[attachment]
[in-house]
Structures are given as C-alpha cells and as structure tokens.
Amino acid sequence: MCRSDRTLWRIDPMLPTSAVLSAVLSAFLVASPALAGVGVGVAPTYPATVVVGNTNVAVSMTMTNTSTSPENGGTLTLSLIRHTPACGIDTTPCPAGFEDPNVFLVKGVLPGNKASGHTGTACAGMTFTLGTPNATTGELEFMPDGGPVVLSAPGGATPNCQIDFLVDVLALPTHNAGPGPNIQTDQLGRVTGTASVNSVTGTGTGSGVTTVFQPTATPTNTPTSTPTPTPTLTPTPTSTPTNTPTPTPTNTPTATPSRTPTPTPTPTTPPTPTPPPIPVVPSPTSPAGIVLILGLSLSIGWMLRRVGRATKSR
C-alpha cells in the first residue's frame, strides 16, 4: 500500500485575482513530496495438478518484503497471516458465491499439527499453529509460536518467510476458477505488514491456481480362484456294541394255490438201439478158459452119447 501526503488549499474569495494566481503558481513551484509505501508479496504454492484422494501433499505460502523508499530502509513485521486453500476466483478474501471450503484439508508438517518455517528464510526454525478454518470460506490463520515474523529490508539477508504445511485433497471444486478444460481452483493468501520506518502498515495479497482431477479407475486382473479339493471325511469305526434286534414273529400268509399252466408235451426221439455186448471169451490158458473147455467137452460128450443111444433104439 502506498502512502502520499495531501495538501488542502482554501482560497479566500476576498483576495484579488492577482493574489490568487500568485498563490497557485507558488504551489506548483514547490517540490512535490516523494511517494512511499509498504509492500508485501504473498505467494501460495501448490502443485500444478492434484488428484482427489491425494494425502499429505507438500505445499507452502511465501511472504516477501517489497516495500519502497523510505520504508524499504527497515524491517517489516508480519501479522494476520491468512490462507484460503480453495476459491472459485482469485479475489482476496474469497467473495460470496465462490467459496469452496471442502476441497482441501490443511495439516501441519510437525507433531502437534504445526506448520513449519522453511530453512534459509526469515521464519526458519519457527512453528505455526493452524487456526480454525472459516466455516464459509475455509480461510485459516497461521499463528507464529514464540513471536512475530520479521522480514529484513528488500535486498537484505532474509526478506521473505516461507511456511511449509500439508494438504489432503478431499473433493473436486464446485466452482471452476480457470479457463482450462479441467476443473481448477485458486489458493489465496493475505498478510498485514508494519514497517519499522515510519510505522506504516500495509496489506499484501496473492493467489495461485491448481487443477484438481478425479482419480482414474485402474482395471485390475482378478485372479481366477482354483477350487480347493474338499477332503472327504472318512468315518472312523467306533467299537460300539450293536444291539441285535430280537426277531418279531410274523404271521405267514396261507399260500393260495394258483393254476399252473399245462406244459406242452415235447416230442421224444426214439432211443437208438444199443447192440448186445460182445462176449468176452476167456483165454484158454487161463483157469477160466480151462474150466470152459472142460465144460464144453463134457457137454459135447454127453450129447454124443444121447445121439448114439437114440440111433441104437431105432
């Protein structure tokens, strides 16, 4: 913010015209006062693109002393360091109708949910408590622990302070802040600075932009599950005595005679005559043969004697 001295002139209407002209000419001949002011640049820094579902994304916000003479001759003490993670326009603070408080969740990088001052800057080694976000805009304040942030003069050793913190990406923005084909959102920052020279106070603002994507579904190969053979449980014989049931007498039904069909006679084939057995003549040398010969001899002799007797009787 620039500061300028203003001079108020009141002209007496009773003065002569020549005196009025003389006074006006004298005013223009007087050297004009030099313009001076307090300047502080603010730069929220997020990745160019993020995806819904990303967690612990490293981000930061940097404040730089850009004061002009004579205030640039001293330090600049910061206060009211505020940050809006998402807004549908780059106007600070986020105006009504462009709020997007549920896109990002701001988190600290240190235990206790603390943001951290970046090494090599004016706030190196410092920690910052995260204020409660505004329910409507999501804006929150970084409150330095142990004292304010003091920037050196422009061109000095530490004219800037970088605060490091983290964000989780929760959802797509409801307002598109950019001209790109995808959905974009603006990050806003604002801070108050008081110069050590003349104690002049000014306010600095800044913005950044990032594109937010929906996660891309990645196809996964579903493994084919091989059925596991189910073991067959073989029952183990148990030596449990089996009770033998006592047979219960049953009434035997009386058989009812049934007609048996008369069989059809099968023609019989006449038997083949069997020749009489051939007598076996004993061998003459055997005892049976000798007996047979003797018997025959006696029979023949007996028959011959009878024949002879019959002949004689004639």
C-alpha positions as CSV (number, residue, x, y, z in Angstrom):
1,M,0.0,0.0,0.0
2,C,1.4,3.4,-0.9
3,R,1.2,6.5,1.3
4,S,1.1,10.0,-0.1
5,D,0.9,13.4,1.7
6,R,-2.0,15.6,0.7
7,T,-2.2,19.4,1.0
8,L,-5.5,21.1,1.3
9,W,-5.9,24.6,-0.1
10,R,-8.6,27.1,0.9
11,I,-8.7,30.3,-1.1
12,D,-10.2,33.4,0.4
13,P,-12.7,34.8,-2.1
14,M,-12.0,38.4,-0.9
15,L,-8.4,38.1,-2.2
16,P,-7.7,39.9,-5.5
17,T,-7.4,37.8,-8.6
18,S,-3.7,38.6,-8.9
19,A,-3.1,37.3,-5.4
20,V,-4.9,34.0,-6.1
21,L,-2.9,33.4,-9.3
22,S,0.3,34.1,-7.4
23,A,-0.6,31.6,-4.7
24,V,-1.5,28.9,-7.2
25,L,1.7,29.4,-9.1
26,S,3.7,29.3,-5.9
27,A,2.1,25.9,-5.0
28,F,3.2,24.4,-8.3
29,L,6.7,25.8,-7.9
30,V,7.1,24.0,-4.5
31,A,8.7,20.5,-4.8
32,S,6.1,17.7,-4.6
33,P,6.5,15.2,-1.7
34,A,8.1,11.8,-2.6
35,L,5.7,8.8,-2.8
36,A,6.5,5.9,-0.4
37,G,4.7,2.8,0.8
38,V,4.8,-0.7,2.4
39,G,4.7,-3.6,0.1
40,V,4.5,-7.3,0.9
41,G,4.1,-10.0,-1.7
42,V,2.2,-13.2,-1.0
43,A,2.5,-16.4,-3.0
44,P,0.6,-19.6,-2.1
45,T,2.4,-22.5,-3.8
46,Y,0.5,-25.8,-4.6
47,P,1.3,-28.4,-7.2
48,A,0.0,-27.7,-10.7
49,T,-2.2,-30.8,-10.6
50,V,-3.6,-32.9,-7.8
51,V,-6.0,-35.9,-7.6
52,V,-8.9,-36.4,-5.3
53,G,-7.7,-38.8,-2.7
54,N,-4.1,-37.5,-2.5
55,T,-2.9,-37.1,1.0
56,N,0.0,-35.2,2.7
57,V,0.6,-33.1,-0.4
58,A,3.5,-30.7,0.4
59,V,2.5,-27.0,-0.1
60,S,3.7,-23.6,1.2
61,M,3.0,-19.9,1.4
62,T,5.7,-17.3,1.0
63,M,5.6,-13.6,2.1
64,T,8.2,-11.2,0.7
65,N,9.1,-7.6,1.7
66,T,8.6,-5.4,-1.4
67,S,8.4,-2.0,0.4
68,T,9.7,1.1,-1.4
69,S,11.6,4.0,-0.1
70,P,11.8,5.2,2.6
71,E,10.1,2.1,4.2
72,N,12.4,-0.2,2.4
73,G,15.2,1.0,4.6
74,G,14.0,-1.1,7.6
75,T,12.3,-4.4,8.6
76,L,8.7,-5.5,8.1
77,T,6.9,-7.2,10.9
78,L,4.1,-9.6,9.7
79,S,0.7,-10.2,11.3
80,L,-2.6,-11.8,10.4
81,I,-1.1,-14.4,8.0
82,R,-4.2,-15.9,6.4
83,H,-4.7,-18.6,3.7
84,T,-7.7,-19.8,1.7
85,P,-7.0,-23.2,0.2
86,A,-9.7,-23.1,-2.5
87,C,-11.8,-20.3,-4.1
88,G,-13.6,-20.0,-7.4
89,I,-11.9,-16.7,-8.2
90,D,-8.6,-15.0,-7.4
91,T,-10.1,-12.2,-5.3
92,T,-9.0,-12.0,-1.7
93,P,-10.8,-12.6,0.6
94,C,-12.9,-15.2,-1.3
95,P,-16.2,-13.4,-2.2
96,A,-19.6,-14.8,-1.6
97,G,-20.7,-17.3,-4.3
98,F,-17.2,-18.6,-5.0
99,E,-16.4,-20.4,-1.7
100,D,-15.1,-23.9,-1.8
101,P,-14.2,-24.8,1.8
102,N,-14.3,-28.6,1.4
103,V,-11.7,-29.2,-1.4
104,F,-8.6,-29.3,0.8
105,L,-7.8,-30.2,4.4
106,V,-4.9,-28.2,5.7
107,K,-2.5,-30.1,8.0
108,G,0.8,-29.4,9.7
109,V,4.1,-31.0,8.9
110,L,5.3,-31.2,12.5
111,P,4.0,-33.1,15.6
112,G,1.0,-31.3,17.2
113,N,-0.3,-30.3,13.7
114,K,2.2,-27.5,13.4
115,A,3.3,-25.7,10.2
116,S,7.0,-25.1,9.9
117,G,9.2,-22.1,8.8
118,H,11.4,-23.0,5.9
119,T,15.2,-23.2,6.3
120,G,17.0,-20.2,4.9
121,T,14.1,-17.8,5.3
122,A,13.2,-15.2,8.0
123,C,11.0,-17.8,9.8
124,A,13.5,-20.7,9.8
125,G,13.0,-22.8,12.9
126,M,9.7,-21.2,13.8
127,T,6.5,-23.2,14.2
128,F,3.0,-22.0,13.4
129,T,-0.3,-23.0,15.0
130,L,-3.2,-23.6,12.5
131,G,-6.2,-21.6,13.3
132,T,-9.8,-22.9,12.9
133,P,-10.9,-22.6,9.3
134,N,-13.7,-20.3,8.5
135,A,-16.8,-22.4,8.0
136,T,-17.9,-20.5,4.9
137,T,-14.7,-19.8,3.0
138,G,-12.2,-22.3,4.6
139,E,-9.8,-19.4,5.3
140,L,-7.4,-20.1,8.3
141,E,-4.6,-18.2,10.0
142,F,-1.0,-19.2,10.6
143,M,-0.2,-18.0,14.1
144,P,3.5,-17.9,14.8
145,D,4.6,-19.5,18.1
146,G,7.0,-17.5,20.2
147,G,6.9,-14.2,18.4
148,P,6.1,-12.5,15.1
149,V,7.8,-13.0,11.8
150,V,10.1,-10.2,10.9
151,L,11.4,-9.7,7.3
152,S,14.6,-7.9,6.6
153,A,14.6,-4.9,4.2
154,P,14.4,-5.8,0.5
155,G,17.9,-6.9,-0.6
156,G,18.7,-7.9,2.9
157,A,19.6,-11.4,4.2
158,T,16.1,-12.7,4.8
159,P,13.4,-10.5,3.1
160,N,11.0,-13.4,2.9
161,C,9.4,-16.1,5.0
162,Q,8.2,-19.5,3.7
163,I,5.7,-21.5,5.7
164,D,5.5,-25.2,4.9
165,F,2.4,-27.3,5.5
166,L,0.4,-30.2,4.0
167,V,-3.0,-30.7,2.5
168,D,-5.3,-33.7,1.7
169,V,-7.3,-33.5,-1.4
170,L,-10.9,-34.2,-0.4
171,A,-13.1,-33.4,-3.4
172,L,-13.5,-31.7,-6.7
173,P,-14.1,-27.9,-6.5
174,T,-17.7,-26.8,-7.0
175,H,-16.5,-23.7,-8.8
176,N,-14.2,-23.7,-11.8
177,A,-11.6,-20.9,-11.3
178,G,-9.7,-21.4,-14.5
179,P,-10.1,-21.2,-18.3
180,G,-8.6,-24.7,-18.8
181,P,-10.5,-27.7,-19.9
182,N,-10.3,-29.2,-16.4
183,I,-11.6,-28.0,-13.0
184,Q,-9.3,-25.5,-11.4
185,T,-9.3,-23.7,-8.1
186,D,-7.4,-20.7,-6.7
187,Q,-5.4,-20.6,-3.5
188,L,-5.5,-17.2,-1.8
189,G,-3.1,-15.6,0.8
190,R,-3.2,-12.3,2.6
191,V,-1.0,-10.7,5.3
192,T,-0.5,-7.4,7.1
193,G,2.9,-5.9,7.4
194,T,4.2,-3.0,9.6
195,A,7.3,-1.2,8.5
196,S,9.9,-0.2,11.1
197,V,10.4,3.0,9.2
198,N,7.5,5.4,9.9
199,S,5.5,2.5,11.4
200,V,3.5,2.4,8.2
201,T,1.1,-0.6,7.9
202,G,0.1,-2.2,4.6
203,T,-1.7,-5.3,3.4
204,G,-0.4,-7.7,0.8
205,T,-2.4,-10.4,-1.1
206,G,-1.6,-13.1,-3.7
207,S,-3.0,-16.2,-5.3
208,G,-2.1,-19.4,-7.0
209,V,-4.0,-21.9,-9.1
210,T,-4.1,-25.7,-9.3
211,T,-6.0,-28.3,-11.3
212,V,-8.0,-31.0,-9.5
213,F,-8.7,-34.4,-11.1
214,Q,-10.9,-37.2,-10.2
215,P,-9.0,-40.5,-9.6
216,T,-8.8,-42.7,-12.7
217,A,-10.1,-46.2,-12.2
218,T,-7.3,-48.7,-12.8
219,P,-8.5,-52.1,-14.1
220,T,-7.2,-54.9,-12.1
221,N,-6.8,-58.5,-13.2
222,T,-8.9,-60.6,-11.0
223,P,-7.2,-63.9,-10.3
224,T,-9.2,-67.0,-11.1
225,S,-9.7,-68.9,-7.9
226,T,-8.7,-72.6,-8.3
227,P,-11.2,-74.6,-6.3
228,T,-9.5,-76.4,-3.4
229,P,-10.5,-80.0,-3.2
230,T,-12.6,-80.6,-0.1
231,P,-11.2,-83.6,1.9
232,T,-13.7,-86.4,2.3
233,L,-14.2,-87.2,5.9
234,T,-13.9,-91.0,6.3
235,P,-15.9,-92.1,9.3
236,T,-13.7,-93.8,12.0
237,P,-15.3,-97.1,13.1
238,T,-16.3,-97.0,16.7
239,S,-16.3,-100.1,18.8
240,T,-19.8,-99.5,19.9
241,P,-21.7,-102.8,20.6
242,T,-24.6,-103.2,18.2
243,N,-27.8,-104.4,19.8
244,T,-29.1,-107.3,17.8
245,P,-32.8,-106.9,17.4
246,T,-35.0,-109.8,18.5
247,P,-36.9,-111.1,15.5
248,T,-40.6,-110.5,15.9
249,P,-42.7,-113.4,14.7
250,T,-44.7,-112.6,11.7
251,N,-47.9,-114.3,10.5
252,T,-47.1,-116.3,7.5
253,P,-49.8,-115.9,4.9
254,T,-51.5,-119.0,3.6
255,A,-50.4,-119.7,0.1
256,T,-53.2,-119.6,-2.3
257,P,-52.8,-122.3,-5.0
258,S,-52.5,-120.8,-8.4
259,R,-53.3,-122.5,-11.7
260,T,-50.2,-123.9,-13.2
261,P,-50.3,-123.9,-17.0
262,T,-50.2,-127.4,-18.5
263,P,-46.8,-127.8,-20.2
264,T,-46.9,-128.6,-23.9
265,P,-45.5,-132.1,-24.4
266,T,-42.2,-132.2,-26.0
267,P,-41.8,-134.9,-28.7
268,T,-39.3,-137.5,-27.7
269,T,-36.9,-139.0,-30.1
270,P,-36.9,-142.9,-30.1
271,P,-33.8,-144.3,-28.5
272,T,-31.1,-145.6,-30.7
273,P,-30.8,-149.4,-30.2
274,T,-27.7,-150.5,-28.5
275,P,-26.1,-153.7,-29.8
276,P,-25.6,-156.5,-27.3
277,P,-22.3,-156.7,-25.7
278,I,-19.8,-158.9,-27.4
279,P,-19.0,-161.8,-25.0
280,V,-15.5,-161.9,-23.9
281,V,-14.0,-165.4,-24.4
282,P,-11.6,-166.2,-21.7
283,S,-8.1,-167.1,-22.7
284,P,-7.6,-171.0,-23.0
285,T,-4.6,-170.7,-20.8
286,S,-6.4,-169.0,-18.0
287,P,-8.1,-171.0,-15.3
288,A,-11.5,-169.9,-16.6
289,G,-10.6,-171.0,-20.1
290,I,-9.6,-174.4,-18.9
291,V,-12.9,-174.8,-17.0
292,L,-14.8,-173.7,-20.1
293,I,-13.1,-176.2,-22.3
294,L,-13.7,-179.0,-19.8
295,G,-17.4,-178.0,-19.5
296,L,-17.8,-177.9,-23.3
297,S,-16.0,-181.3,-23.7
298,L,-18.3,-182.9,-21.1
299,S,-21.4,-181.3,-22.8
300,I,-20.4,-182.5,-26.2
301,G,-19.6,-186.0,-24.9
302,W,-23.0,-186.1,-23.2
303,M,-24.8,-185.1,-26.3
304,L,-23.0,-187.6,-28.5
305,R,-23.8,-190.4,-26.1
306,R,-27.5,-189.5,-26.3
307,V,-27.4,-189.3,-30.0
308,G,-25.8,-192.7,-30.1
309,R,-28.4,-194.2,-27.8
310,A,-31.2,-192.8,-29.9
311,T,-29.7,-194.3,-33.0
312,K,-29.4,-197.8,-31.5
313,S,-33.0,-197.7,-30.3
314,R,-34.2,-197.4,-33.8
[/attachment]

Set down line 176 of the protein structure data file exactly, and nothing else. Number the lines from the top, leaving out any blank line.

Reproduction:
170,L,-10.9,-34.2,-0.4